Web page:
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able acquaintance advantage againſt appear attention authority beauty becauſe believe called cauſe character common conſidered continued danger deſire diſcover effects endeavour equally excellence expected eyes fame favour fear firſt folly fome force fortune frequently gain give greater hands happen happineſs heard heart himſelf honour hope hour houſe human imagination it's kind knowledge known labour lady laſt laws learning leſs LETTER live look mankind means ment mind moſt muſt myſelf nature neceſſary never obſerved obtained once opinion pain paſſions perhaps pleaſed pleaſure praiſe preſent produce publick reaſon received regard riches ſaid ſame ſee ſeems ſhall ſhe ſhould ſome ſometimes ſtate ſuch ſuffer ſurely themſelves theſe thing thoſe thought tion told turned uſe virtue whole whoſe writer young
Page 315 - Be of good courage, I begin to feel Some rousing motions in me which dispose To something extraordinary my thoughts. I with this messenger will go along, Nothing to do, be sure, that may dishonour Our law, or stain my vow of Nazarite.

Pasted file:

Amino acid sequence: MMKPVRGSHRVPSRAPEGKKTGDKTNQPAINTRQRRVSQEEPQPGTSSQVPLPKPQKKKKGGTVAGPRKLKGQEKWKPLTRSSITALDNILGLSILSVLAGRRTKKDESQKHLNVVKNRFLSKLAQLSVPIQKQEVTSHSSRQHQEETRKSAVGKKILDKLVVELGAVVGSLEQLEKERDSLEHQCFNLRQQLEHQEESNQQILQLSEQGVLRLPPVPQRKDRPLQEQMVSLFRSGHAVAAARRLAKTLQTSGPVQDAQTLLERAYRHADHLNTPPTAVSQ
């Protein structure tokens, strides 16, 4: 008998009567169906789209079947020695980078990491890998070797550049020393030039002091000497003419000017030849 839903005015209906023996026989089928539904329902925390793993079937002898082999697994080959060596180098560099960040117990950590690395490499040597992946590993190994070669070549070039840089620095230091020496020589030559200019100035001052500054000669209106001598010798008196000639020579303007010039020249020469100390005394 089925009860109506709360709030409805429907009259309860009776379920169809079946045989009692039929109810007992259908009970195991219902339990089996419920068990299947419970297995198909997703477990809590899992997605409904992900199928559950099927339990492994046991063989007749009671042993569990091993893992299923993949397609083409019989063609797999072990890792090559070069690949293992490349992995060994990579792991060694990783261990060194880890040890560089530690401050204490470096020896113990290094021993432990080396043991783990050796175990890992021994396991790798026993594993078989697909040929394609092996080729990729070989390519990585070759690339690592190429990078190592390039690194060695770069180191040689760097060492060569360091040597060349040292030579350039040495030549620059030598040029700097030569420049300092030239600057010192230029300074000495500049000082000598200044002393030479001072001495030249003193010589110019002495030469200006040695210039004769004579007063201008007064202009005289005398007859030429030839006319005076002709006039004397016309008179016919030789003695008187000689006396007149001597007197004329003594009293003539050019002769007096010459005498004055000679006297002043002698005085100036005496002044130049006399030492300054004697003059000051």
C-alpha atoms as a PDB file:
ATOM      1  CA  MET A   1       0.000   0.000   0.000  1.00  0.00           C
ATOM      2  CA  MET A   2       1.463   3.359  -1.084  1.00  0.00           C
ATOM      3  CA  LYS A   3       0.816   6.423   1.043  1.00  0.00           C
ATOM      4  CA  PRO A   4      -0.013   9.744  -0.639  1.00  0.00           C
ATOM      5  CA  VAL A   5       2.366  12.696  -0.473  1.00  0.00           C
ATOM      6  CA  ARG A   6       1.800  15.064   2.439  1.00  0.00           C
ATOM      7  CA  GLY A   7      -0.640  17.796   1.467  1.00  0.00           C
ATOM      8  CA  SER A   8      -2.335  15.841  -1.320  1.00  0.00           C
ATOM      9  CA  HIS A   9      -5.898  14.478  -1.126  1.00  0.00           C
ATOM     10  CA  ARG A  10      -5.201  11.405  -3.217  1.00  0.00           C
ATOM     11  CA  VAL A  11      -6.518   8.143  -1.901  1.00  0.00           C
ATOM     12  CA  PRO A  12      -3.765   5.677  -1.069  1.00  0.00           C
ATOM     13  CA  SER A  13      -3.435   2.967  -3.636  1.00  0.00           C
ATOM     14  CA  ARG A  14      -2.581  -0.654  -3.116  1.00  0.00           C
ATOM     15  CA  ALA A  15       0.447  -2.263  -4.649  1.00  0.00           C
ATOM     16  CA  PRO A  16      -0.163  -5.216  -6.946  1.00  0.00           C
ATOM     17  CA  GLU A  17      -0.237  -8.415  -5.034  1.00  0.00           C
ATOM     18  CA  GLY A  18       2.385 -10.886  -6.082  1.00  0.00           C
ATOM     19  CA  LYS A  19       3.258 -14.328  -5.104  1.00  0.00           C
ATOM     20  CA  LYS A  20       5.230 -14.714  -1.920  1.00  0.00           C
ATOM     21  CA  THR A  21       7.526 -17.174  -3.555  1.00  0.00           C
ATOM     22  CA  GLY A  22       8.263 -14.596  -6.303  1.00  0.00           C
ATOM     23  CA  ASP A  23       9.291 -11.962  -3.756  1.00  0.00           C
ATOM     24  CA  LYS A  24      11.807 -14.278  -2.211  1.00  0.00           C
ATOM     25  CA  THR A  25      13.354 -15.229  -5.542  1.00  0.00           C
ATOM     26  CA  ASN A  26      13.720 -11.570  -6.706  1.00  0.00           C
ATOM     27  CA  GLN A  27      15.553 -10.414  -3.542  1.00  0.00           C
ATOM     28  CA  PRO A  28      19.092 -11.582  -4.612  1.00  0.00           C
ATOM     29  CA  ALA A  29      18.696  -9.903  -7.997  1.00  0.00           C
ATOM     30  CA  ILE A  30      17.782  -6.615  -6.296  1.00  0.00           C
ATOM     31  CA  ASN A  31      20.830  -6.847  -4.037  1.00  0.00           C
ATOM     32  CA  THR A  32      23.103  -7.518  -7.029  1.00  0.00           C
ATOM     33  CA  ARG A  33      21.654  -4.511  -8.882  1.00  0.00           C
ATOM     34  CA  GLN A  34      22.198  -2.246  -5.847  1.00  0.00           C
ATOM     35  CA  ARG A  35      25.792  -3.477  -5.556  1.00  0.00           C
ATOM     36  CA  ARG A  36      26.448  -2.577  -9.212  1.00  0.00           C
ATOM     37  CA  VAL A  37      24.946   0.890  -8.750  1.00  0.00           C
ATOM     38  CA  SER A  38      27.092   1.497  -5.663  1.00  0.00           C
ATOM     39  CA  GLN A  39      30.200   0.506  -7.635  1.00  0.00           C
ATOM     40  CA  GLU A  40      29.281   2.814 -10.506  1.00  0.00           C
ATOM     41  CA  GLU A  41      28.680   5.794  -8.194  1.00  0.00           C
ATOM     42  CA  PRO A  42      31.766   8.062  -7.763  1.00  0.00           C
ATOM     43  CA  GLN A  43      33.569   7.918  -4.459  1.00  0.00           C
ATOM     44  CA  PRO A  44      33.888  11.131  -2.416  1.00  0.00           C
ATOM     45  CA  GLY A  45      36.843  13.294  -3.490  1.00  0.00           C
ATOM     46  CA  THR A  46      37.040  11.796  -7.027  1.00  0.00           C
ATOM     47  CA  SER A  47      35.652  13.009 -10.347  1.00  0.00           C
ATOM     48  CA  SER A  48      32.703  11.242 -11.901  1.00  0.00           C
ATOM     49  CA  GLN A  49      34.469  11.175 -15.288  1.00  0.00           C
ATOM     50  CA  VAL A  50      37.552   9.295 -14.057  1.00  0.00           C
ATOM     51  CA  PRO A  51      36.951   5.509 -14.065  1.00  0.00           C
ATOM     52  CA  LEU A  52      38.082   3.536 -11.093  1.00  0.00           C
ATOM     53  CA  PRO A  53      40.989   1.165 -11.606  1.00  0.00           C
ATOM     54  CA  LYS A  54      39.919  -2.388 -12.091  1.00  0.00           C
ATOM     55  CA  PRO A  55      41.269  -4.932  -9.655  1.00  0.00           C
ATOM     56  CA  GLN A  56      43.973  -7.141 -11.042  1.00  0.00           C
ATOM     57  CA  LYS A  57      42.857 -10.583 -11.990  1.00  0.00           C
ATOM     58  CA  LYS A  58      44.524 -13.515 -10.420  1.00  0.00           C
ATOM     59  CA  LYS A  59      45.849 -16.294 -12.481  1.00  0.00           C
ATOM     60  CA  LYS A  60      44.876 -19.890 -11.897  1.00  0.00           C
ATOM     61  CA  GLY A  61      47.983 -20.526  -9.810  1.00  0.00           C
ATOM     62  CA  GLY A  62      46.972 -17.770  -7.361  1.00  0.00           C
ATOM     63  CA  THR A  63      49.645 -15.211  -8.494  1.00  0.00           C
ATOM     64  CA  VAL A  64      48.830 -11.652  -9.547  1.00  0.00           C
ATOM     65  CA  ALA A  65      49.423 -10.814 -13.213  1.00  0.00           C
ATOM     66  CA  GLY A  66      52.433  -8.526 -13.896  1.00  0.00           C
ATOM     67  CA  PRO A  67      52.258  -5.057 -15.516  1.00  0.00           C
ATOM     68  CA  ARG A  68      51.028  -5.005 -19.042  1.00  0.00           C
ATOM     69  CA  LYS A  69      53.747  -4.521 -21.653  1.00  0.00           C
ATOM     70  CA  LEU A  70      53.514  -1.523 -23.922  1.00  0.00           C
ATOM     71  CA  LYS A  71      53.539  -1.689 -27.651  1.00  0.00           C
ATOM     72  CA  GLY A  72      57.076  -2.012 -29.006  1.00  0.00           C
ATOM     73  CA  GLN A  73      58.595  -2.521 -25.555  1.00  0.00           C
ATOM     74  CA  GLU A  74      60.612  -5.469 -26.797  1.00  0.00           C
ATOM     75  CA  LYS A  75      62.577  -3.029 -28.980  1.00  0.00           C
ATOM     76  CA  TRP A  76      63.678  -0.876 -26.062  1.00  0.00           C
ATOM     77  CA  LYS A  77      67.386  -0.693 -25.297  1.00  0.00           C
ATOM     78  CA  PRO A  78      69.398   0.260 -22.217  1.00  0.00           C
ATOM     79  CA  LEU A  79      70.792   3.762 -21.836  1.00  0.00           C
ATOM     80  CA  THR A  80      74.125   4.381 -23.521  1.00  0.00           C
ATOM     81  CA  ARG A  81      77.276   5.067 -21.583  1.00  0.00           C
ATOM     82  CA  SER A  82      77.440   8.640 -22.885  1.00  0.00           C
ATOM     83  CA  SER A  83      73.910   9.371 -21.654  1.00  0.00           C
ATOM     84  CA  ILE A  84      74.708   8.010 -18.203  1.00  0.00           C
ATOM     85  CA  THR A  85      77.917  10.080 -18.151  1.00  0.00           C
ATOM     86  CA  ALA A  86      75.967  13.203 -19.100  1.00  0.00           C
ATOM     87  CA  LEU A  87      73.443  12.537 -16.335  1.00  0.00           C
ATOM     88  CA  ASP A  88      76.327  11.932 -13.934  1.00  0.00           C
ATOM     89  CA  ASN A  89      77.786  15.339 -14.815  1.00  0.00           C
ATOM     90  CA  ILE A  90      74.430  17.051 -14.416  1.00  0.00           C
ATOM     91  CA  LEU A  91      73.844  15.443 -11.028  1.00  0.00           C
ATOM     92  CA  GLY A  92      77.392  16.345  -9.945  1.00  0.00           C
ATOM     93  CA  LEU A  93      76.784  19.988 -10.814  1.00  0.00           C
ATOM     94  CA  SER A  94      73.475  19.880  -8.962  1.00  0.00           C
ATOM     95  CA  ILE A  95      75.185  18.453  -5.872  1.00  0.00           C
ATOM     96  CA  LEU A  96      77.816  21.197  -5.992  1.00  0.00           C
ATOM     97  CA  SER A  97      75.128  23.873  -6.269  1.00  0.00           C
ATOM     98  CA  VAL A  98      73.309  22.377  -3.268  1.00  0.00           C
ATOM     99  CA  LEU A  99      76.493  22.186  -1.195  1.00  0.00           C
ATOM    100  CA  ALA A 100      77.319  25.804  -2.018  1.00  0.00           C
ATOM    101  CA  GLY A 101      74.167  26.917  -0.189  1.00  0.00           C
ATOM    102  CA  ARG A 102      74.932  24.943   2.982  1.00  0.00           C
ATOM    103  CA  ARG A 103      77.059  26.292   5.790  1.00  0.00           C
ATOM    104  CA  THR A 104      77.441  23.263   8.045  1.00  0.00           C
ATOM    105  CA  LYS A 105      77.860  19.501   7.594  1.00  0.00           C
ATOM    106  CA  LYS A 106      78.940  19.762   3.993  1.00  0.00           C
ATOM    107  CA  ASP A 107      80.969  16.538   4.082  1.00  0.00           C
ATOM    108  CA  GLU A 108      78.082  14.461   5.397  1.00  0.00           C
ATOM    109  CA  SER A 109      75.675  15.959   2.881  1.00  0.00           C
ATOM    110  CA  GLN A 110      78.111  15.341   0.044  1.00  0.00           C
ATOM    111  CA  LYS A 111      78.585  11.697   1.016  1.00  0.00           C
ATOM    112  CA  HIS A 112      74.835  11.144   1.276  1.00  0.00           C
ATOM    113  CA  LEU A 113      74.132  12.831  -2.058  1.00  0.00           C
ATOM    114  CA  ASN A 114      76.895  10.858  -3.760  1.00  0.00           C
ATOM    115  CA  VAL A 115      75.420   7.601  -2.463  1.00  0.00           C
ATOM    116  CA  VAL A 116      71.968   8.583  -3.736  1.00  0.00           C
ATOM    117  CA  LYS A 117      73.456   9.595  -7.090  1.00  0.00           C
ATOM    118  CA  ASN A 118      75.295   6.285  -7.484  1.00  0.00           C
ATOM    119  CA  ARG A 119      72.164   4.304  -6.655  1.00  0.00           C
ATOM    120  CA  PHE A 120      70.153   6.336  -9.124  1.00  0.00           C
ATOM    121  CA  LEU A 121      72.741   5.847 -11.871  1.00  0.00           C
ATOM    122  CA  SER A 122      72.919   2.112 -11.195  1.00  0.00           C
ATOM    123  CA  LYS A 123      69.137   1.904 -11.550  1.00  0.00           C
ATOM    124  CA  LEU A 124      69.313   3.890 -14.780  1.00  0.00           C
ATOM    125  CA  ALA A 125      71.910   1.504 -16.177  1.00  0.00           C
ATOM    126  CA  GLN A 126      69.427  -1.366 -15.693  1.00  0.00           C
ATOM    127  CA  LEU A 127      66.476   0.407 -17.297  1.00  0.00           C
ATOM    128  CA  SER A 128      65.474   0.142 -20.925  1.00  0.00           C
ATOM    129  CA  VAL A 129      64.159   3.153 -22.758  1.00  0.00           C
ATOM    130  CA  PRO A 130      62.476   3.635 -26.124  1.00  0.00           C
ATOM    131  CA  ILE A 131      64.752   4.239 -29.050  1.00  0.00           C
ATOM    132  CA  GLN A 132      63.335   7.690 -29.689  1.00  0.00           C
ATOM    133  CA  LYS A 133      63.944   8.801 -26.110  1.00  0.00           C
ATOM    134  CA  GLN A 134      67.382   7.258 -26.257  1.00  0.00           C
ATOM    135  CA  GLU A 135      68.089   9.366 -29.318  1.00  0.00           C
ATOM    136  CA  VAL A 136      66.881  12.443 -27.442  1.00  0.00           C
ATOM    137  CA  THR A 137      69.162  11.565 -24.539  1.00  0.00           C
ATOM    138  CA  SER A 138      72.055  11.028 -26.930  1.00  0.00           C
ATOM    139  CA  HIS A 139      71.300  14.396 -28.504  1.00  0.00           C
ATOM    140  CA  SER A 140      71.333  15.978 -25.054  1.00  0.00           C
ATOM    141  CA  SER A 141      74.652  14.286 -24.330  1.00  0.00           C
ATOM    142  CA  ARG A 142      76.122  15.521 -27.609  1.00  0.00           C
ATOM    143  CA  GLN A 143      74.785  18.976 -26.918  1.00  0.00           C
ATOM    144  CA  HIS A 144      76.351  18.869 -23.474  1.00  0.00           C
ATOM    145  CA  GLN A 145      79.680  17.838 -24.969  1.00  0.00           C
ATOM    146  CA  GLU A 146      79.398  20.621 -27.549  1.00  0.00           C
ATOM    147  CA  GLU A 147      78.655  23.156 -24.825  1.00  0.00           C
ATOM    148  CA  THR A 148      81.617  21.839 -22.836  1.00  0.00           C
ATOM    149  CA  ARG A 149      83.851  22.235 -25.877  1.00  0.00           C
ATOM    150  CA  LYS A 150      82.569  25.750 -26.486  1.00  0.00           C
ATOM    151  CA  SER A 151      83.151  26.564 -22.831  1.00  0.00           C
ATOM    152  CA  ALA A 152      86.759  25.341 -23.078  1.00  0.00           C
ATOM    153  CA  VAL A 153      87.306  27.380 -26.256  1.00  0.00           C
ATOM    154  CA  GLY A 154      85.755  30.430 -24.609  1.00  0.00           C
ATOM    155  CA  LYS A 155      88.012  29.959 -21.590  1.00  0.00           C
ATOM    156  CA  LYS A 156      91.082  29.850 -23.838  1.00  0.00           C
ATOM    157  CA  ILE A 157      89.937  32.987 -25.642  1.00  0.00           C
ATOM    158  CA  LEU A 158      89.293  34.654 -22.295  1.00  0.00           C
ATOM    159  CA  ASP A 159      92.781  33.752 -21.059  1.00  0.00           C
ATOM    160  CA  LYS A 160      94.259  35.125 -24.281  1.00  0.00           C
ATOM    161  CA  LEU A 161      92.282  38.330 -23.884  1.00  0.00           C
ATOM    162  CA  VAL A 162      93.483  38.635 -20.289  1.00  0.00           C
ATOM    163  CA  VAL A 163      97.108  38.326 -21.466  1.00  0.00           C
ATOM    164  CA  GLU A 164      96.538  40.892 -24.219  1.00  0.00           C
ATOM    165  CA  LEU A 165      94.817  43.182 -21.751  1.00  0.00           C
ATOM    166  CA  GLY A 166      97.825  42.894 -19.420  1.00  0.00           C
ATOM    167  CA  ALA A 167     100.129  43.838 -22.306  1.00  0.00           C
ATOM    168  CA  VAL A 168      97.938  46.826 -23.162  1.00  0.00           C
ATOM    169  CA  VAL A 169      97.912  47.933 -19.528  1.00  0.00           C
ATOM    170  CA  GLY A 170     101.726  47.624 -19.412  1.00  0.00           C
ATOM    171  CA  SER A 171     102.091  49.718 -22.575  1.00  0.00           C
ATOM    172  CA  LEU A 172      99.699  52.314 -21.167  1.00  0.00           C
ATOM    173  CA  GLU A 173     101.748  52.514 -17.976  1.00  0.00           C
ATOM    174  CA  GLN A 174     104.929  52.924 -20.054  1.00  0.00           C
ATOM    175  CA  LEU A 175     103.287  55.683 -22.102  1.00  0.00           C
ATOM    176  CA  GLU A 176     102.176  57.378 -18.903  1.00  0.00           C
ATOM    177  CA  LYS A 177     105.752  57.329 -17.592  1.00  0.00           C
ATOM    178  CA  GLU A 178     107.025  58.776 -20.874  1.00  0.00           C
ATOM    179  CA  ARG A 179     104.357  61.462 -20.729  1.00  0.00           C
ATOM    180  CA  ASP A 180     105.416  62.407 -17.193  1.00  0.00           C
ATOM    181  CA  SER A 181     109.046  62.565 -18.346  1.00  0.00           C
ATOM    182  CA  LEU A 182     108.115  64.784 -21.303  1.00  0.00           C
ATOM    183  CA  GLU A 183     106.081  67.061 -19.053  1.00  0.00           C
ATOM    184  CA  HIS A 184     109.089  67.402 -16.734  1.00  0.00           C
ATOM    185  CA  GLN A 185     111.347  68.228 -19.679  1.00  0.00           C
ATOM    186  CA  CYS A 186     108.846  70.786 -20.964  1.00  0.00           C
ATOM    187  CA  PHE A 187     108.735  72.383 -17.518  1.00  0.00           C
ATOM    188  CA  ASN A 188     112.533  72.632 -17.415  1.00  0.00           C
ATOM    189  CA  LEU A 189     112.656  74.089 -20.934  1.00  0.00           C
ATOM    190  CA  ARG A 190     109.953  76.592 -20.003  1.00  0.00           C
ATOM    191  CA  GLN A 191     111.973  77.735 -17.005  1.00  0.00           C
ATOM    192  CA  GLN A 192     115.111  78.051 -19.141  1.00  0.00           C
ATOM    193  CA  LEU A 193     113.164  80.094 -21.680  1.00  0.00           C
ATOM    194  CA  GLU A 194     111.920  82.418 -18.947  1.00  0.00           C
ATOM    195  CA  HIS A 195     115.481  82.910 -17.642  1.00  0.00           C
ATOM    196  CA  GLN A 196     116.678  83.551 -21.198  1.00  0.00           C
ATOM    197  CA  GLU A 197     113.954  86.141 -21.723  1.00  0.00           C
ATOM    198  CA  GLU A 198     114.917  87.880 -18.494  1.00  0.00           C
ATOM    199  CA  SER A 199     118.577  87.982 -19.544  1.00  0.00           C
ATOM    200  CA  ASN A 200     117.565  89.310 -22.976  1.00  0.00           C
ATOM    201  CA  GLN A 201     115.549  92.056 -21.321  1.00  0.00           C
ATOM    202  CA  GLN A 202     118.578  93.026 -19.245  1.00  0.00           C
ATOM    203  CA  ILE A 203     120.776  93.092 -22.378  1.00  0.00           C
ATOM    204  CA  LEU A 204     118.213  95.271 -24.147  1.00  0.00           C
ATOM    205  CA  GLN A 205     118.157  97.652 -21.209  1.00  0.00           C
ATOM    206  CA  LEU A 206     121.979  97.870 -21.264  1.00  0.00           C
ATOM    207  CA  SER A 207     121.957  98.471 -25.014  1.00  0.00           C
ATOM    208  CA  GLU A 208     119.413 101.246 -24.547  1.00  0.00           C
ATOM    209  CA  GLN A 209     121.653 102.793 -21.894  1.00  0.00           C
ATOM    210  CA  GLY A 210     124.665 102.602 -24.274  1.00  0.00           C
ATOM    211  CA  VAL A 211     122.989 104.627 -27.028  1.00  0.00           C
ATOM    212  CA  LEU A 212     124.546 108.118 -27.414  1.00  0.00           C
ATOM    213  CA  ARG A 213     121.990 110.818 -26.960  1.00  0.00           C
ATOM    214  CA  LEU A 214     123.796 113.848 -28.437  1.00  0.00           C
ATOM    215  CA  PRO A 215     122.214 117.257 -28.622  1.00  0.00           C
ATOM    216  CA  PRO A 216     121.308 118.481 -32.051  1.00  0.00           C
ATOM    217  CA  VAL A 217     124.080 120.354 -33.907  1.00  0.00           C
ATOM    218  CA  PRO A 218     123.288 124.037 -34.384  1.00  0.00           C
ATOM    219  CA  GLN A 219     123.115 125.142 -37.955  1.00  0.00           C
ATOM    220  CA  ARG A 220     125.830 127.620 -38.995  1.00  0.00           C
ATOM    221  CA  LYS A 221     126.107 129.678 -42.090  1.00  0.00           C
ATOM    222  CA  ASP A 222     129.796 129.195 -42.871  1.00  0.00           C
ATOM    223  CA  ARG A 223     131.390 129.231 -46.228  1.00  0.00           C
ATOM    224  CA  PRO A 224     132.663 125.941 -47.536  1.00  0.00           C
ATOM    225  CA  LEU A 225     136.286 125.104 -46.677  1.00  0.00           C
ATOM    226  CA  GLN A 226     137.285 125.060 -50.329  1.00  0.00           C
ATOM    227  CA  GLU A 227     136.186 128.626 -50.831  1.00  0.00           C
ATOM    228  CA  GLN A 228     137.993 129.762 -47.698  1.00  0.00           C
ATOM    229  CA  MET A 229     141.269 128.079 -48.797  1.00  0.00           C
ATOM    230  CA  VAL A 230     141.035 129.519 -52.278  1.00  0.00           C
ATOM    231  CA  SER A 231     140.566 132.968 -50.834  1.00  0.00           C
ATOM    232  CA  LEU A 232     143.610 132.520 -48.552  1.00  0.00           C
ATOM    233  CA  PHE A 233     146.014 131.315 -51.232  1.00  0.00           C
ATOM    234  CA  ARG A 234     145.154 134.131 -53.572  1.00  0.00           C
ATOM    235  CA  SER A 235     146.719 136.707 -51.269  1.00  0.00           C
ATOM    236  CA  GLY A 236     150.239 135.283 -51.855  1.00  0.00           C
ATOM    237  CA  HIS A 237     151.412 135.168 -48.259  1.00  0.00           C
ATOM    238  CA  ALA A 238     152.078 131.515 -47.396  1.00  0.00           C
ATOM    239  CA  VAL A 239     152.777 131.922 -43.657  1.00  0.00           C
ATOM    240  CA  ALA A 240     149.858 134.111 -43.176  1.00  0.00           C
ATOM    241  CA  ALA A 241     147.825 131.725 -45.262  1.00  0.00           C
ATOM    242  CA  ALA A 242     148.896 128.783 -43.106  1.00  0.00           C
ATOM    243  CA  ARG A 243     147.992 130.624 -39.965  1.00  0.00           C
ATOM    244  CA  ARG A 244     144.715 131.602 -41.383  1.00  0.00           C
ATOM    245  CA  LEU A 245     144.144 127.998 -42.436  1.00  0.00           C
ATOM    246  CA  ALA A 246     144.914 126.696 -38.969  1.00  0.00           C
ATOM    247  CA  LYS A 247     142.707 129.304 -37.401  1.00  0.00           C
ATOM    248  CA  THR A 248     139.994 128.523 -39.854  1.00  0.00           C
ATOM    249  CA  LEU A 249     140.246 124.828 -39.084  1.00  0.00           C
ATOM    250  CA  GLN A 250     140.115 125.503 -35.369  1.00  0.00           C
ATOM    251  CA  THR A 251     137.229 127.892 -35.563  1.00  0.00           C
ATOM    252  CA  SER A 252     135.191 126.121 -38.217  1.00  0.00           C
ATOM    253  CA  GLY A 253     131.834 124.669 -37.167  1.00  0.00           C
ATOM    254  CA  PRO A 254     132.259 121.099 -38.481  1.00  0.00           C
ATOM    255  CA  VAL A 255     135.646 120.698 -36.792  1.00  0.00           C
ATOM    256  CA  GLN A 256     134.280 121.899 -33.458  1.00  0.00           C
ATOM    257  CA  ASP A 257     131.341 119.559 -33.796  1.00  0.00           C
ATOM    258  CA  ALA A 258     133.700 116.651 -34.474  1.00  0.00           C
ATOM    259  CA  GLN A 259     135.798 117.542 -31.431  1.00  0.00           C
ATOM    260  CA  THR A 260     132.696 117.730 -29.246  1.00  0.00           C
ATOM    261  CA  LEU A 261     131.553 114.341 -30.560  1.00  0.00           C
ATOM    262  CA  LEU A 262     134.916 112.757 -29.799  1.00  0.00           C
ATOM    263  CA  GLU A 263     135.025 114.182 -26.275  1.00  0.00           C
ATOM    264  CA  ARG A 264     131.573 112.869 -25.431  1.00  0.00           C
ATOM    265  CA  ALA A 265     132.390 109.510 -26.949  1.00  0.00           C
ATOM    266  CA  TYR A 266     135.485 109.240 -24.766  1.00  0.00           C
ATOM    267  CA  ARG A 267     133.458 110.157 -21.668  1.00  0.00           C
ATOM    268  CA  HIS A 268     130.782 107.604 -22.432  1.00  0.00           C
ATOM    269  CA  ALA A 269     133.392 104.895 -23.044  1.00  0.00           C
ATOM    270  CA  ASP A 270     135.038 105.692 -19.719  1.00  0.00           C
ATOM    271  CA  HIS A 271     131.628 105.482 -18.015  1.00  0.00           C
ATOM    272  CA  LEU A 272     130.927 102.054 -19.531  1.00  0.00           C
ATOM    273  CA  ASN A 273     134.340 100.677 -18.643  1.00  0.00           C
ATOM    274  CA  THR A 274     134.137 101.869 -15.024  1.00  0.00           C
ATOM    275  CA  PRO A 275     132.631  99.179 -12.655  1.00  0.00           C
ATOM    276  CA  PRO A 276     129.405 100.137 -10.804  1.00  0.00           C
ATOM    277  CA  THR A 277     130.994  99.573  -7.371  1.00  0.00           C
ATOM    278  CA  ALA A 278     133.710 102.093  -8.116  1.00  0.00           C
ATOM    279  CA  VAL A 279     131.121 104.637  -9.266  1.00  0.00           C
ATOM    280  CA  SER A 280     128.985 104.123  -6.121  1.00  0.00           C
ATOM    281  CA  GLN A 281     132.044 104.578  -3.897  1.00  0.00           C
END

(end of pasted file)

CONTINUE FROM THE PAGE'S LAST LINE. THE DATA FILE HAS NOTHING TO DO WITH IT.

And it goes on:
Page 413 - Nothing which reason condemns can be suitable to the dignity of the human mind. To be driven by external motives from the path which our own heart approves, to give way to...
Page 448 - It is the great privilege of poverty to be happy unenvied, to be healthful without physic, and secure without a guard ; to obtain from the bounty of nature what the great and wealthy are compelled to procure by the help of artists and attendants, of flatterers and spies.
Page 159 - Piety is the only proper and adequate relief of decaying man. He that grows old without religious hopes, as he declines into imbecility, and feels pains and sorrows...
Page 20 - Evil into the mind of God or man May come and go, so unapproved, and leave No spot or blame behind...
Page 316 - I not been thus exiled from light, As in the land of darkness, yet in light, To live a life half dead, a living death, And buried; but, O yet more miserable!
Page 353 - Is it not certain that the tragic and comic affections have been moved alternately, with equal force, and that no plays have oftener filled the eye with tears, and the breast with palpitation, than those which are variegated with interludes of mirth ? I do not however think it safe to judge of works of genius, merely by the event.
Page 461 - I shall never envy the honours which wit and learning obtain in any other cause, if I can be numbered among the writers who have given ardour to virtue, and confidence to truth.